My point here should be obvious and simple: these types of issues are not a concern when I use Windows. If the Linux community wants to see greater user adoption, then the community needs to think like an end user. Trust me in saying that I am an activist end user, having spent hundreds of hours reading and learning. However, unlike me, most end users will expect simplicity, reliability and utility. Linux today can deliver reliability; simplicity and utility are not part of the equation. To put it in perspective, if my mother asked me to recommend a computer, my answer would be a Wintel machine because I could walk her through most problems over the phone. With Linux, that would not be possible.
In sum, I think the Linux community needs to assess which direction it wants to go in—remaining a specialist operating system supporting networking and unique applications, or becoming more of an appliance operating system that users can operate confidently. The time to solidify an identity is now, and the opportunity to come of age will always be timeless.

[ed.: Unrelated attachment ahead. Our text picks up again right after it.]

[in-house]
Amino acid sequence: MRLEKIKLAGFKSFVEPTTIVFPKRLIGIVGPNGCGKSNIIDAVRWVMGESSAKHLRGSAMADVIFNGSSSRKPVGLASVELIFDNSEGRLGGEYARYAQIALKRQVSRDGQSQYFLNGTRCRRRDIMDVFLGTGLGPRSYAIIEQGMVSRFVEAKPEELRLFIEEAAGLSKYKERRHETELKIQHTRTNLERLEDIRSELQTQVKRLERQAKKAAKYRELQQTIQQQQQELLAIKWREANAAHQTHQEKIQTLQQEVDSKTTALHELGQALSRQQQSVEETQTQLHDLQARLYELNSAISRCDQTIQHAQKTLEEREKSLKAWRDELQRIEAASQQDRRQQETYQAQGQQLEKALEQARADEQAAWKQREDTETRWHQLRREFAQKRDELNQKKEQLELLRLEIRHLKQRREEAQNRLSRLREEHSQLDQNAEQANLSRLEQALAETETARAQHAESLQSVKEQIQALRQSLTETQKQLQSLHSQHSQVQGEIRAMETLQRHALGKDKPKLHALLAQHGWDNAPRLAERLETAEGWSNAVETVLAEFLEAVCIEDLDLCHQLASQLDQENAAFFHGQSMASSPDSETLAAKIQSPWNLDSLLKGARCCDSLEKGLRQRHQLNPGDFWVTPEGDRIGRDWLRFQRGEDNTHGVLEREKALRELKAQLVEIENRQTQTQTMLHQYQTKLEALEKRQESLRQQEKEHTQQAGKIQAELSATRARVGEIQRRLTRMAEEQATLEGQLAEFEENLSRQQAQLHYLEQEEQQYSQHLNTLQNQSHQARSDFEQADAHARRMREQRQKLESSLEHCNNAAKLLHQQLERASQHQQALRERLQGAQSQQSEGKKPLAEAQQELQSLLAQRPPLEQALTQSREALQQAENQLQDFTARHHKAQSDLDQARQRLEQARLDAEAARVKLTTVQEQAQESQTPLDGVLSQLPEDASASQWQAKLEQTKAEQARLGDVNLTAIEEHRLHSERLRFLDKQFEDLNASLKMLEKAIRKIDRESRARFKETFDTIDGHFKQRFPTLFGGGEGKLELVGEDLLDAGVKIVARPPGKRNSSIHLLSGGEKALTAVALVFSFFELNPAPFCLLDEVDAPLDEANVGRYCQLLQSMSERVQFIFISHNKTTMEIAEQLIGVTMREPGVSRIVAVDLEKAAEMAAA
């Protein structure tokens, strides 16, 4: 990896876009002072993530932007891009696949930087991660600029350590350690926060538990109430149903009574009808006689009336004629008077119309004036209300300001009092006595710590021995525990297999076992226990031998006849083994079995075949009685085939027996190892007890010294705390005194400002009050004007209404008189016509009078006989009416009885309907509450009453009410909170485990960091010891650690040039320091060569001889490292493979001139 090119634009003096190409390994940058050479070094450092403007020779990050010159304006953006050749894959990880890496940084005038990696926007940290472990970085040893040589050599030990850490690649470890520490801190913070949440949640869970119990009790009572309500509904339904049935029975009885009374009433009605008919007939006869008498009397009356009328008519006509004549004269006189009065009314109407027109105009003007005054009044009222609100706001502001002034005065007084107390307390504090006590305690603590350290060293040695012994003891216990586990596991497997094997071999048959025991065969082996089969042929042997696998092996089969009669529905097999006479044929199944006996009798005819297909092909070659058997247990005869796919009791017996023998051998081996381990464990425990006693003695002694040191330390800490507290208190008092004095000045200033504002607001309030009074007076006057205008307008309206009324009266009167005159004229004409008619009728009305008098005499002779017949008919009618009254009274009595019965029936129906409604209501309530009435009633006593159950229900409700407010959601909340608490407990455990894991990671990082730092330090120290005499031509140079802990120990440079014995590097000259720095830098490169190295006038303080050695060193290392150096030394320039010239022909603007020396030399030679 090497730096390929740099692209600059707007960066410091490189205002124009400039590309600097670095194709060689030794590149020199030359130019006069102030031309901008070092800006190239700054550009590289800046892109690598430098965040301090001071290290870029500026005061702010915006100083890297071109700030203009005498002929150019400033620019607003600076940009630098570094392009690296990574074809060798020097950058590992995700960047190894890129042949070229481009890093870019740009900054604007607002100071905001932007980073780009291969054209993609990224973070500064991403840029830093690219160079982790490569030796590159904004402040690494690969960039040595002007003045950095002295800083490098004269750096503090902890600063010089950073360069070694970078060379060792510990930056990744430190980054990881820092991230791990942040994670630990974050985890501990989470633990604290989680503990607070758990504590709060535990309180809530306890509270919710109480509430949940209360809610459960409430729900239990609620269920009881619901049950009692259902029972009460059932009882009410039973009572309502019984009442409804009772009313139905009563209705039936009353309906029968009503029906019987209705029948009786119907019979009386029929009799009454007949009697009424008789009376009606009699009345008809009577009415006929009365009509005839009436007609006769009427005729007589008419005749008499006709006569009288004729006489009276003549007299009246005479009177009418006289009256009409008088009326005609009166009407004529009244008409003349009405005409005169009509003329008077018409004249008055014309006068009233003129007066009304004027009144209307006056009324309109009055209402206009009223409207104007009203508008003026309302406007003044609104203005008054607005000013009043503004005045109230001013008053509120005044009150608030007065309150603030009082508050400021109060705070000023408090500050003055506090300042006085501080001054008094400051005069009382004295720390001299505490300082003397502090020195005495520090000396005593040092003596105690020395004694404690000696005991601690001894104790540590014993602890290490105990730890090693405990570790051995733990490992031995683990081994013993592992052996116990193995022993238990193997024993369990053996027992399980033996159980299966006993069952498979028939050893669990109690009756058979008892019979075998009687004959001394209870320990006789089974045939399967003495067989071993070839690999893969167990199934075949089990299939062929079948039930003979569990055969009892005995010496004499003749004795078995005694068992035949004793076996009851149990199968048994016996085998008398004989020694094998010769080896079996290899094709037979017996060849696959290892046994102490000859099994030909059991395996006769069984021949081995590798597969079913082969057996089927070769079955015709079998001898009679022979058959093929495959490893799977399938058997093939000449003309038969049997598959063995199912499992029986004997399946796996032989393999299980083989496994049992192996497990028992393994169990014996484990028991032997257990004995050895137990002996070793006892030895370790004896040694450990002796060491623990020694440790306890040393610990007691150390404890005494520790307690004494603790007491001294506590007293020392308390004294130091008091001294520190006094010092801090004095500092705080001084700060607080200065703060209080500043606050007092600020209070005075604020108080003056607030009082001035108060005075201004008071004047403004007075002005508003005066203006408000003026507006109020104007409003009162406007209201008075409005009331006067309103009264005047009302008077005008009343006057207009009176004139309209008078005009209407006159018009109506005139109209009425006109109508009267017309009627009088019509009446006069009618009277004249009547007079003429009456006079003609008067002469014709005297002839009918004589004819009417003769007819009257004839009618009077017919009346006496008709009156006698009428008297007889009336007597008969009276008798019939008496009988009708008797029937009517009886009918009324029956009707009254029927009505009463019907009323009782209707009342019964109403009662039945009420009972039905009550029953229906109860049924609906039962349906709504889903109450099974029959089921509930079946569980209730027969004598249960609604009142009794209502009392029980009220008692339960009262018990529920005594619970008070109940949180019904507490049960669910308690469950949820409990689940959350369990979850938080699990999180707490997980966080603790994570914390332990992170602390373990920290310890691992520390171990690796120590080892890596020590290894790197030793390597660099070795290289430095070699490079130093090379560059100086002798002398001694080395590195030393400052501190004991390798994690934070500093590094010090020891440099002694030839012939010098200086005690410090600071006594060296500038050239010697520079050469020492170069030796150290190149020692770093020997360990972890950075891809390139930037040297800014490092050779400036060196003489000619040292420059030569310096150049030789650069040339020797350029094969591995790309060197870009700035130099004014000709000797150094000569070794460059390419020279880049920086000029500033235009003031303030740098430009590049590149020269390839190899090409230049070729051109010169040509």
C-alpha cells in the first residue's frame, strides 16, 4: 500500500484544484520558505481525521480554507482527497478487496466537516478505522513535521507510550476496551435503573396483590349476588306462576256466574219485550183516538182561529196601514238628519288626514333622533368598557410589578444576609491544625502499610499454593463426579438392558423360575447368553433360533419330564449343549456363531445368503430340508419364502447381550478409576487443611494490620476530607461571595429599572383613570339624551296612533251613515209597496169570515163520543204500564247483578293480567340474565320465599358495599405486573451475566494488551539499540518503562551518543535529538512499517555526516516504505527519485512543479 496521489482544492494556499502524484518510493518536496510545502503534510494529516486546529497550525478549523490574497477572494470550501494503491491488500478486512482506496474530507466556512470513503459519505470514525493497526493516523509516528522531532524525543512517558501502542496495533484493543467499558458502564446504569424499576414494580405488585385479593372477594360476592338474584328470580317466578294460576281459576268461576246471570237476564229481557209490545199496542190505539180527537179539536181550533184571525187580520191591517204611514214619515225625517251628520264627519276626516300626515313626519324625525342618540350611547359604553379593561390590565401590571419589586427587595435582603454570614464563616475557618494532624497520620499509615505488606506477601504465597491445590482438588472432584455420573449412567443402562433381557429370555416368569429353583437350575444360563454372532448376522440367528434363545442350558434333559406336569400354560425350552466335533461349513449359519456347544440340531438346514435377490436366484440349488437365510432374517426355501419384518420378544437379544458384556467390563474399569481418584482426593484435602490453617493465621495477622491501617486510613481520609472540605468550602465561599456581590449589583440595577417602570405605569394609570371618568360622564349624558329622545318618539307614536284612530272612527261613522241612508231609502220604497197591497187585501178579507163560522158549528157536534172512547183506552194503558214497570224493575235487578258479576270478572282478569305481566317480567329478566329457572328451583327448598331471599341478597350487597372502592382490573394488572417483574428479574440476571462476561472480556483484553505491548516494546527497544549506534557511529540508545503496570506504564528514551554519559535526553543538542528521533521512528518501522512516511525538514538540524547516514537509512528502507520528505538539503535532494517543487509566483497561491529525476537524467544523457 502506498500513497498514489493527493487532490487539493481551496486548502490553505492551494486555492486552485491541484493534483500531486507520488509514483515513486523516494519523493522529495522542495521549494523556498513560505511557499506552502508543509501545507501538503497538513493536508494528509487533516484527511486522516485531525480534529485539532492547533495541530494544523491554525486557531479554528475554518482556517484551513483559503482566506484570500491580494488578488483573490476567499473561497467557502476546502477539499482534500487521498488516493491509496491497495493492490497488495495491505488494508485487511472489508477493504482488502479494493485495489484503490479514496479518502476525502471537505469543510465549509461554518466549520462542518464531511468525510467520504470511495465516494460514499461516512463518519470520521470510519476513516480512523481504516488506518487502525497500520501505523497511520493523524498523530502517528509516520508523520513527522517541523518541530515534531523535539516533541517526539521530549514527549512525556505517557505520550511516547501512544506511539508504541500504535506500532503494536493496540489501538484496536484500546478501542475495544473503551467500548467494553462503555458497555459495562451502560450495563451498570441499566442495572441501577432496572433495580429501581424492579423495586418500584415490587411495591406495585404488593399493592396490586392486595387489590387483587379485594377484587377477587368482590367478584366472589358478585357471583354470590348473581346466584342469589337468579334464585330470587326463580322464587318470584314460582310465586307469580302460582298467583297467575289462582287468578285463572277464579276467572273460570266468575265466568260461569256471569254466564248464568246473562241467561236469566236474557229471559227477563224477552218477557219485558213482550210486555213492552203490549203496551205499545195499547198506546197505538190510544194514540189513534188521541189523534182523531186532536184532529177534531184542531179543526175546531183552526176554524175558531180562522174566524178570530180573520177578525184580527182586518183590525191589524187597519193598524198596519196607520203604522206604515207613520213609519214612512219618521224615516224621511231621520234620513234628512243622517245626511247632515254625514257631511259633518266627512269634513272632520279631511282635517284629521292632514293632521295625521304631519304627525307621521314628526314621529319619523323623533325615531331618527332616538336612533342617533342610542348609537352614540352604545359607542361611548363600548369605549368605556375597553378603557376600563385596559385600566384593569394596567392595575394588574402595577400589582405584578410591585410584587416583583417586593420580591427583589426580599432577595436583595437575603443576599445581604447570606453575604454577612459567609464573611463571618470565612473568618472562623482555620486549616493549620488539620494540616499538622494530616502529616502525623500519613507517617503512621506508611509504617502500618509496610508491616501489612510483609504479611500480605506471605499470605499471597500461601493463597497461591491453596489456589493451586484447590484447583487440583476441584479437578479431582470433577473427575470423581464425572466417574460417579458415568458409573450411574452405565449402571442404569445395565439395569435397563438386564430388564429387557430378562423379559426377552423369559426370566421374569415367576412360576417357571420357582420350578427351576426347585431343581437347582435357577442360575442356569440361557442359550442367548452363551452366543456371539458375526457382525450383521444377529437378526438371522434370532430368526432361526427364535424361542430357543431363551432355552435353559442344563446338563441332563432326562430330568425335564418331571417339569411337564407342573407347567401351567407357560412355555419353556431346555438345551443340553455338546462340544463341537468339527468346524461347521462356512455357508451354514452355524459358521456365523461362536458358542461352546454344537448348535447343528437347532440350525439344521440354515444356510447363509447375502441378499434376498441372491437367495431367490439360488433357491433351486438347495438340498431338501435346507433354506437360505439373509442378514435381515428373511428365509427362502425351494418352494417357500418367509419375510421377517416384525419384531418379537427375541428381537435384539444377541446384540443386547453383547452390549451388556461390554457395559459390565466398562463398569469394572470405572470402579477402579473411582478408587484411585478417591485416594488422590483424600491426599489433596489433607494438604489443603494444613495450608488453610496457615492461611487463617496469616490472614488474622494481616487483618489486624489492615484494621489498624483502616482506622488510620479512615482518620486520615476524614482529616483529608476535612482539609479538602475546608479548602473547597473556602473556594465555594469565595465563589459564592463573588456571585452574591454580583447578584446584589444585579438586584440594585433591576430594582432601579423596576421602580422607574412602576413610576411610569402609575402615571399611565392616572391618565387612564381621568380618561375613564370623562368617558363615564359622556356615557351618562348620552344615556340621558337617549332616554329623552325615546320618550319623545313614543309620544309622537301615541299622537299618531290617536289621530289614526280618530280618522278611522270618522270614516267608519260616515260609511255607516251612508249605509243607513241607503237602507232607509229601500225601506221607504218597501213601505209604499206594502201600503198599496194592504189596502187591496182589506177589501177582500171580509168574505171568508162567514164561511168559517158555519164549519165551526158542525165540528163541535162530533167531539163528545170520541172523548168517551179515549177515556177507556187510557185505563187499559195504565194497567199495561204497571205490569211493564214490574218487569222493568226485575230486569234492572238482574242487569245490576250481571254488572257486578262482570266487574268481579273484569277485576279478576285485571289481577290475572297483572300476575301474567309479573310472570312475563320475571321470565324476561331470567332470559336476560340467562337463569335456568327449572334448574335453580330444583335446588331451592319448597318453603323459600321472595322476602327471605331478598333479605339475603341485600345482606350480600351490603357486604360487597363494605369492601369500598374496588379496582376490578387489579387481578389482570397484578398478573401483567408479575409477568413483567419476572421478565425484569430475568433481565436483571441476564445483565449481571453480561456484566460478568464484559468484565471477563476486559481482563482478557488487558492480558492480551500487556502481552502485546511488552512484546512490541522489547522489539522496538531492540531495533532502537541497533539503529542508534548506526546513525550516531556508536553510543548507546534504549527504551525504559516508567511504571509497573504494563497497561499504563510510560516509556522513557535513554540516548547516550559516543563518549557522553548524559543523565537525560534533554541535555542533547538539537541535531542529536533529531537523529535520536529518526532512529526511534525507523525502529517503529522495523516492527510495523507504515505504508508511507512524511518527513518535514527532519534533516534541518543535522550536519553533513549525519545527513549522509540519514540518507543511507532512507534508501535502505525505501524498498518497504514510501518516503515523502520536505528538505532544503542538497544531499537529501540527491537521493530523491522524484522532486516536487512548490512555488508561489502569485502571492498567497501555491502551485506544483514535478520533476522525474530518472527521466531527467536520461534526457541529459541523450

—Mark H. Runnels firstname.lastname@example.org
Practical Task Scheduling Deployment
July 20, 2016 12:00 pm CDT
One of the best things about the UNIX environment (aside from being stable and efficient) is the vast array of software tools available to help you do your job. Traditionally, a UNIX tool does only one thing, but does that one thing very well. For example, grep is very easy to use and can search vast amounts of data quickly. The find tool can find a particular file or files based on all kinds of criteria. It's pretty easy to string these tools together to build even more powerful tools, such as a tool that finds all of the .log files in the /home directory and searches each one for a particular entry. This erector-set mentality allows UNIX system administrators to seem to always have the right tool for the job.
Cron traditionally has been considered another such a tool for job scheduling, but is it enough? This webinar considers that very question. The first part builds on a previous Geek Guide, Beyond Cron, and briefly describes how to know when it might be time to consider upgrading your job scheduling infrastructure. The second part presents an actual planning and implementation framework.
Join Linux Journal's Mike Diehl and Pat Cameron of Help Systems.